Technological Musings

Thoughts of a technology enthusiast

C9D9 Continuous Delivery panel participation

Agile software development depends on the ability to deploy often, and deploy consistently. How do we end the problem of “it worked on my machine” and ensure fidelity across environments?

On April 21, I enjoyed participating in an online panel on the subject of Consistent Deployments Across Dev, Test and Production, as part of Continuous Discussions (#c9d9), a series of community panels about Agile, Continuous Delivery and Devops.

Continuous Discussions is a community initiative by Electric Cloud, which powers Continuous Delivery at businesses like SpaceX, Cisco, GE and E*TRADE by automating their build, test and deployment processes.

Below are a few soundbites from my contribution in the panel.

How does environment fidelity affect the Continuous Delivery pipeline?

“Without fidelity and control across your environment, I don’t think you can have an effective CD pipeline. The scripts cannot respond to configuration files in random places. If someone can SSH in, it compromises integrity since you do not control what they did. You must have that consistency to automate. You have to have some control over the environment.

“We have to stop treating our servers like puppies. We give them names and we give them all sorts of love. We have to treat them like what they are – they’re just machines. If one of them stops working, you spin up a new one.”

What do you do to ensure fidelity across environments?

“One of the most important things is externalizing your configuration. Even at the basic level, dealing with Java apps and WARs, if your configuration is in your WAR, you have to rebuild that file for every single environment. Then you cannot be sure that your build is repeatable. And if you want to update it with a small configuration change and possibly a server restart, you will have to rebuild all the artifacts. So separating configuration is very important.

“There are many tools for managing configuration: you can go all out and use something like Zookeeper. For small configurations, I have used straight properties files in a shared directory and Spring profiles to manage where it pulls from. For provisioning, I use Chef, Docker, and Puppet. There are many tools to choose from and that’s part of the problem. These tools are always evolving. But they definitely help you move all these things along.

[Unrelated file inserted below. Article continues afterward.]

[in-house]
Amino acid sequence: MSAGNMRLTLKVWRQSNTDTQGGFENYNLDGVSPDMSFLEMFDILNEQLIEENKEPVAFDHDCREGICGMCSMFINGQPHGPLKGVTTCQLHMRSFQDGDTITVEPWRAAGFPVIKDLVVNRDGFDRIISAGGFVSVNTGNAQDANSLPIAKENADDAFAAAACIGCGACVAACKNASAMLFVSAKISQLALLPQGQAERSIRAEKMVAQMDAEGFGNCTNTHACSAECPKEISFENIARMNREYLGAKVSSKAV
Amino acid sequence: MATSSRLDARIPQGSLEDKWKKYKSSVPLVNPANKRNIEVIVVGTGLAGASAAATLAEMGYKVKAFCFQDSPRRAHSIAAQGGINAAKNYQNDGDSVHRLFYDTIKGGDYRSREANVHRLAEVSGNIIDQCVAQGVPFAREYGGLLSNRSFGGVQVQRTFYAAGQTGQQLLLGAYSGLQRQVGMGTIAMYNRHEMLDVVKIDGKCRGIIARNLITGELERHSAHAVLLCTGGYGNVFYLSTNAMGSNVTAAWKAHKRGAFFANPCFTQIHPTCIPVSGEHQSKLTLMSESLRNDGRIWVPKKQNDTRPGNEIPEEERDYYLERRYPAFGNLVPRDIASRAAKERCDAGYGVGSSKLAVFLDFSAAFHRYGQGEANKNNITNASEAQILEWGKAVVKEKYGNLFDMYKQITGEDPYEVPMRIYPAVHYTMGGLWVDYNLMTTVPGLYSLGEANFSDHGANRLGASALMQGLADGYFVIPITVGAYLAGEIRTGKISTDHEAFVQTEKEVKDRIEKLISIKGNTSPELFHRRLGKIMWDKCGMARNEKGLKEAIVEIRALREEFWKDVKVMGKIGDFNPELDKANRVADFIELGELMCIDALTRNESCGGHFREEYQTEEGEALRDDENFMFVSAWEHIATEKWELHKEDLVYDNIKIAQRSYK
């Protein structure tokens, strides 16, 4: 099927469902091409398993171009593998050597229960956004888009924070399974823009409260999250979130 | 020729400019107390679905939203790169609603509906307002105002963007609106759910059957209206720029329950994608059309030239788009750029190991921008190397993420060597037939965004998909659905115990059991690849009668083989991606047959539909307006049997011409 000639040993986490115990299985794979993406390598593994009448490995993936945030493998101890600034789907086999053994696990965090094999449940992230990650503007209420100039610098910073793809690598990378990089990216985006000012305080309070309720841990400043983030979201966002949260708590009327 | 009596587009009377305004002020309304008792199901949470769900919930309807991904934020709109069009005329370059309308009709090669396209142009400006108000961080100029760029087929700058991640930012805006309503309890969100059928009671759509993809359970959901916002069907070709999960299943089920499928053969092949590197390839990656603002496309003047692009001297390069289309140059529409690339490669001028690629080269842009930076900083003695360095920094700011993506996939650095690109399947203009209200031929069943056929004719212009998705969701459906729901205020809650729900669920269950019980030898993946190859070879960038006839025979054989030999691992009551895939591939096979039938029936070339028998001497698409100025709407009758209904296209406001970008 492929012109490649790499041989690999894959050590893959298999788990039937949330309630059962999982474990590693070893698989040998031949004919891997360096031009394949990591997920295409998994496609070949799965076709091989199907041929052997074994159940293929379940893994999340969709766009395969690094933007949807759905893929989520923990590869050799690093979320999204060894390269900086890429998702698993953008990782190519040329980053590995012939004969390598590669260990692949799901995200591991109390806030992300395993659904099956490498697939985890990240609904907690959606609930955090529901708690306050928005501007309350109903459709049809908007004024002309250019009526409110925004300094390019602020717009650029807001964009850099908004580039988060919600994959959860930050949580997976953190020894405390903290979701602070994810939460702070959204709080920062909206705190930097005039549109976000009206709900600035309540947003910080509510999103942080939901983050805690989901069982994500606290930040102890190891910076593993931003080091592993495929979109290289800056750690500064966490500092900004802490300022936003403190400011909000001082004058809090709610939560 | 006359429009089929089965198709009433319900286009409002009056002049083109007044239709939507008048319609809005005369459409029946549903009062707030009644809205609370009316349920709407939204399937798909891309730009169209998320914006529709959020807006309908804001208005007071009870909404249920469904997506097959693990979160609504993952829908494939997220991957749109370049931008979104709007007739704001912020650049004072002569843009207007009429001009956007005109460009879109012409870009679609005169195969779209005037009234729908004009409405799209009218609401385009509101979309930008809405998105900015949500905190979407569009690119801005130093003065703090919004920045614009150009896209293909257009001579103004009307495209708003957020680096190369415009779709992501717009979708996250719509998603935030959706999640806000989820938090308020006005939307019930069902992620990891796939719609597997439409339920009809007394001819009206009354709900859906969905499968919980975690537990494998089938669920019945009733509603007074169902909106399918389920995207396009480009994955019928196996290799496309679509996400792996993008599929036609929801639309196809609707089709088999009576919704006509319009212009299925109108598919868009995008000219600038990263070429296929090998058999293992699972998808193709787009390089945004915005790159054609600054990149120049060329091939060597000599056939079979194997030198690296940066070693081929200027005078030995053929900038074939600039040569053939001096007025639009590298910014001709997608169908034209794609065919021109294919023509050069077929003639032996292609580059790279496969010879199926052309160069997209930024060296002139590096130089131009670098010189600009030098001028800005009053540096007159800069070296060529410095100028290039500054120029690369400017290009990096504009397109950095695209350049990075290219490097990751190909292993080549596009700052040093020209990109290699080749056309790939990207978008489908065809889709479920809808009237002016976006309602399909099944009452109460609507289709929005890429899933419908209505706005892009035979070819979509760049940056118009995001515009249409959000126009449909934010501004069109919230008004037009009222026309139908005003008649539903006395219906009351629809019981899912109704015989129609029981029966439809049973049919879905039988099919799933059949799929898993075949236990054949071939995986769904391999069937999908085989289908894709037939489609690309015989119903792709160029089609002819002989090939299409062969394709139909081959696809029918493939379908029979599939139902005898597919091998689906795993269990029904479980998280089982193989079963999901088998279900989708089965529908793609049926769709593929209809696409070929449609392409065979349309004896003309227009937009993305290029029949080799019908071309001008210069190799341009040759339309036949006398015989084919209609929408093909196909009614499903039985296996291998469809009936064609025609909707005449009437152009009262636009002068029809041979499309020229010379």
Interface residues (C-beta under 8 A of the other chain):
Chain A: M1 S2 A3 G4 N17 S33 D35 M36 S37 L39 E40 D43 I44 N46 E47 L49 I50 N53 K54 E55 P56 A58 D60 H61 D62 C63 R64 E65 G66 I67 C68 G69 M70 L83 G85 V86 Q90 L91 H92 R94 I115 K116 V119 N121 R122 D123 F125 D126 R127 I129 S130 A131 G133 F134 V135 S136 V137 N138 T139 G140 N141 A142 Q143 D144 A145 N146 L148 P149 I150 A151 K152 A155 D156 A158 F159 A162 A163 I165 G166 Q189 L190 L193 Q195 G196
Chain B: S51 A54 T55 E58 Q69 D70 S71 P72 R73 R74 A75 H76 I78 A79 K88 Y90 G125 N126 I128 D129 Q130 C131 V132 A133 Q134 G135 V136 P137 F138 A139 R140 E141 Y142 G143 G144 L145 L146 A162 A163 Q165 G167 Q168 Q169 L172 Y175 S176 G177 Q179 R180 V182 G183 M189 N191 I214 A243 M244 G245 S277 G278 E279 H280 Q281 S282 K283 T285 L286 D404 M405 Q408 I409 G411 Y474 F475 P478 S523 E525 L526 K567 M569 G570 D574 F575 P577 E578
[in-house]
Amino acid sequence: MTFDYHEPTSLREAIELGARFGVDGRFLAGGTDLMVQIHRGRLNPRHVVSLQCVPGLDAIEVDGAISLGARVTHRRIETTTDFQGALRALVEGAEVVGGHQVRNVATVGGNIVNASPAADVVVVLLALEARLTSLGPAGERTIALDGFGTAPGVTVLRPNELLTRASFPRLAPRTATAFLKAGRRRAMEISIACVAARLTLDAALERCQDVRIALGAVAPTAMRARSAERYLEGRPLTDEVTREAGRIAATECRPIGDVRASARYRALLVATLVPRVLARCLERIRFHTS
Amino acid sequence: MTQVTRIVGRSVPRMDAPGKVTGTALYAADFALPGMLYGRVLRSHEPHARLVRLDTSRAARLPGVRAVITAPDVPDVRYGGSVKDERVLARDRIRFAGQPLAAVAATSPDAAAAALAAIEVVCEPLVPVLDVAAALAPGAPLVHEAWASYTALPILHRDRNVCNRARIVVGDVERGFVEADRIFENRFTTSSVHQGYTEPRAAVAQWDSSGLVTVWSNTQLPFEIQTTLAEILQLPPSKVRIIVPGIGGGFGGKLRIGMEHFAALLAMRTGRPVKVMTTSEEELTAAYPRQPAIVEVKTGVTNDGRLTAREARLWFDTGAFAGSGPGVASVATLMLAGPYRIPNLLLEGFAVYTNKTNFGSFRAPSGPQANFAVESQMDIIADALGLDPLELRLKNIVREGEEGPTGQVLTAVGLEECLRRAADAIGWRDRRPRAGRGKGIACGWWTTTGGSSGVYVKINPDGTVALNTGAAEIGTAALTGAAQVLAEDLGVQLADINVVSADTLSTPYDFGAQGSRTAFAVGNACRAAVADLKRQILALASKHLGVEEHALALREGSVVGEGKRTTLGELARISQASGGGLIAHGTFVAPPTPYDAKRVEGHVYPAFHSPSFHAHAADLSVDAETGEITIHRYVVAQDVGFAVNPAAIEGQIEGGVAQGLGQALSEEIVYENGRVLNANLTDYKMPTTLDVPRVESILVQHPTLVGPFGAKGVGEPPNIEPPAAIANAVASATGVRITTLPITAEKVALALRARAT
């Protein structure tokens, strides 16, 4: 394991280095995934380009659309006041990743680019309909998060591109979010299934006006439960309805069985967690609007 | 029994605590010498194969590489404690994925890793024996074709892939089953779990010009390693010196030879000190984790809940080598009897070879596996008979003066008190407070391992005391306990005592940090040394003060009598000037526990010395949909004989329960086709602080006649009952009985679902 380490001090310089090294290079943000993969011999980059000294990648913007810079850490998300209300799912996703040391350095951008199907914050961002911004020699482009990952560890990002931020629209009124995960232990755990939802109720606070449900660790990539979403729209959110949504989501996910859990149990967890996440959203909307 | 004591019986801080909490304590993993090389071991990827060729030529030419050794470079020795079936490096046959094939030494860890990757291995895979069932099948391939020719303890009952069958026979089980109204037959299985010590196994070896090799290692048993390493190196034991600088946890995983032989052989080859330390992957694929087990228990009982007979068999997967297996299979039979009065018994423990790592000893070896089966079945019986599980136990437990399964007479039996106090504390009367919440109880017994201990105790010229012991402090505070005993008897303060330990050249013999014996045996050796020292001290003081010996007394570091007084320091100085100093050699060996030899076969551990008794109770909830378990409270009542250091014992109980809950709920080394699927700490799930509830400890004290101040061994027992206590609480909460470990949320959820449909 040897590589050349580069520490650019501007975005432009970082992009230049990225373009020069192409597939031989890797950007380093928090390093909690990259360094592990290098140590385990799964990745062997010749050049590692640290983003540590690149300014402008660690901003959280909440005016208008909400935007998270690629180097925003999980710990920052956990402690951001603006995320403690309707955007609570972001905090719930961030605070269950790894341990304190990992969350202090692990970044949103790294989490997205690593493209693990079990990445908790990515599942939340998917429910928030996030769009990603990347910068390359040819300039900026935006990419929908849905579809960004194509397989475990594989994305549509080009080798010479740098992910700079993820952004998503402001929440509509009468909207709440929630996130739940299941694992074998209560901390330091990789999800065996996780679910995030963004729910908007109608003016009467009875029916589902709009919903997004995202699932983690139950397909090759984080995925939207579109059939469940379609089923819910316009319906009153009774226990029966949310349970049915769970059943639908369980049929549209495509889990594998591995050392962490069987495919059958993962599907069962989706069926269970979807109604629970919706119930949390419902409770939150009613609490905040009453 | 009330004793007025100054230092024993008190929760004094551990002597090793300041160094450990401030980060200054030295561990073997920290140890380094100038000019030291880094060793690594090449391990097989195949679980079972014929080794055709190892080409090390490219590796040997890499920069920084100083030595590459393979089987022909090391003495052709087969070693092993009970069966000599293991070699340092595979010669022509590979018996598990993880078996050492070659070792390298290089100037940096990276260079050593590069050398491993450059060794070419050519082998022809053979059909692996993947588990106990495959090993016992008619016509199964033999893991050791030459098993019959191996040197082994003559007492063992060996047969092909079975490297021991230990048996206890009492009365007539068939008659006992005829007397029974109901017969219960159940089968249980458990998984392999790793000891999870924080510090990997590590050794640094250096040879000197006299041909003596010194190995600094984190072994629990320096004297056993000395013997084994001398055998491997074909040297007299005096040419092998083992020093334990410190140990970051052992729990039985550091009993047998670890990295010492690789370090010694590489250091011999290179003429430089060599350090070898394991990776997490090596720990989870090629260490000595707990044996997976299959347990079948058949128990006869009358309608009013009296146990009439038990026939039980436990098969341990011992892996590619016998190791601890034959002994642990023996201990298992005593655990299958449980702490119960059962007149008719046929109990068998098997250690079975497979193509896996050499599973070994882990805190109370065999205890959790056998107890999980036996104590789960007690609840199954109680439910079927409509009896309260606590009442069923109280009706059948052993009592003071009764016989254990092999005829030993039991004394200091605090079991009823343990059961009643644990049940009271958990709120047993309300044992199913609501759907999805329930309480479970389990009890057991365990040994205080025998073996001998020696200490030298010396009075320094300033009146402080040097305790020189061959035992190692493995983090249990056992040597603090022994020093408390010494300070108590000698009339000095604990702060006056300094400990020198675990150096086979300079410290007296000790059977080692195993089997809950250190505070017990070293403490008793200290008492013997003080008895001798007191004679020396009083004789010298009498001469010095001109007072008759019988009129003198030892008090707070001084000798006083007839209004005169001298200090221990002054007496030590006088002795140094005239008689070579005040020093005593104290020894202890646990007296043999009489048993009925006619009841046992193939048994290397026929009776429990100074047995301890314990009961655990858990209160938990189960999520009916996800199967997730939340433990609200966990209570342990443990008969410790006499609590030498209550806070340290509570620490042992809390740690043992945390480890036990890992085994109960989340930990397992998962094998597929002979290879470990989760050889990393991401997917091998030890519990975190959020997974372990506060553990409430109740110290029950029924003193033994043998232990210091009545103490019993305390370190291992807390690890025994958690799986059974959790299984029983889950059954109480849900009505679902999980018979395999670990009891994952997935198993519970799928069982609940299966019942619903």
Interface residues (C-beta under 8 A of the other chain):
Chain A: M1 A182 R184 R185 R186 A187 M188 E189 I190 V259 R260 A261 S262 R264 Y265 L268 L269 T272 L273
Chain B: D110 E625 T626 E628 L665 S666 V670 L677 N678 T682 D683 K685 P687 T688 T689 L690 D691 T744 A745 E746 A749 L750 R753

“For keeping the process in line and ensuring you have control over all the servers, destroy the servers periodically. This reminds people that you cannot just go in and make changes, you have to do it the right way or else your changes are not going to be reflected and you will have to do it all over again.

“All of these things feed together. The more you do, the easier your process will be and the more manageable – iteratively, in small steps.”

What if you don’t have fidelity? How do you move from scripting to an end-to-end view of your pipeline and what are the benefits there?

“One of the most important things is getting buy-in from the people you are involved with and ensuring this is something they actually want. Releasing more often can help. One of the primary concepts behind agile is to do it more often. If you do it more often and make it repeatable, it becomes much safer than those big-bang, done-every-six-months releases, which are so dangerous. And then, maybe you’d want to automate the release process.

“As far as moving from scripting to tools – pick a tool that’s going to cover you, start small, pick off some of the easy things, or pick the complicated things because they take a long time and could be turned into a five-minute thing that just gets done. By doing that, people buy into the automation because they see value in it. I think the biggest thing is getting buy-in from the organization, the people, and the customer. Once you have that, it is much easier to justify investing time.

“Try learning tools if you are not familiar with them, or leveraging tools that you already use, and getting people to start using the automation that is put in place, rather than trying to find the quick way to get around it.”

OnePlus phone and Notification issues

I recently acquired the OnePlus phone, and immediately started digging into customizations. One of the features is Quiet Hours.

I didn’t realize it at the time, but Quiet Hours in CyanogenMod 11 u38+ breaks notifications on the OnePlus.

After some Googling, finally found the right post with directions that worked for me (and based on comments, many others). Read the comment by Jake on Oct. 21, 2014 at 8:13 AM.

Here’s a summary:

  • Turn Quiet Hours on
  • Remove the Quiet Hours
  • Restart phone
  • Add Quiet Hours tile back
  • Turn Quiet Hours off using the tile

You may safely remove the Quiet Hours tile after this and until this defect is corrected, don’t turn quiet hours on again.

Floobits: Pair Programming Remotely

Just got the Jetbrains newsletter, and one of the plugins they mentioned is Floobits: Touring Floobits plugin.

Floobits allows for remote sharing of code either through its own built-in editor, or through supported editors. They currently support vim, emacs, Sublime Text and IDEA.

They have a podcast which quickly shows it in action and it looks quite impressive.

If you’re looking to do pair programming with someone, and you’re not in the same place, worth checking out.

Beyond Functional Testing: Web Consistency Testing

Functional testing done correctly is very powerful, but it is limited. It verifies that the system is functioning correctly (a very important attribute), but it doesn’t do any verification of usability or appearance.

Enter Web Consistency Testing. The video on the main page gives a very good view into the approach.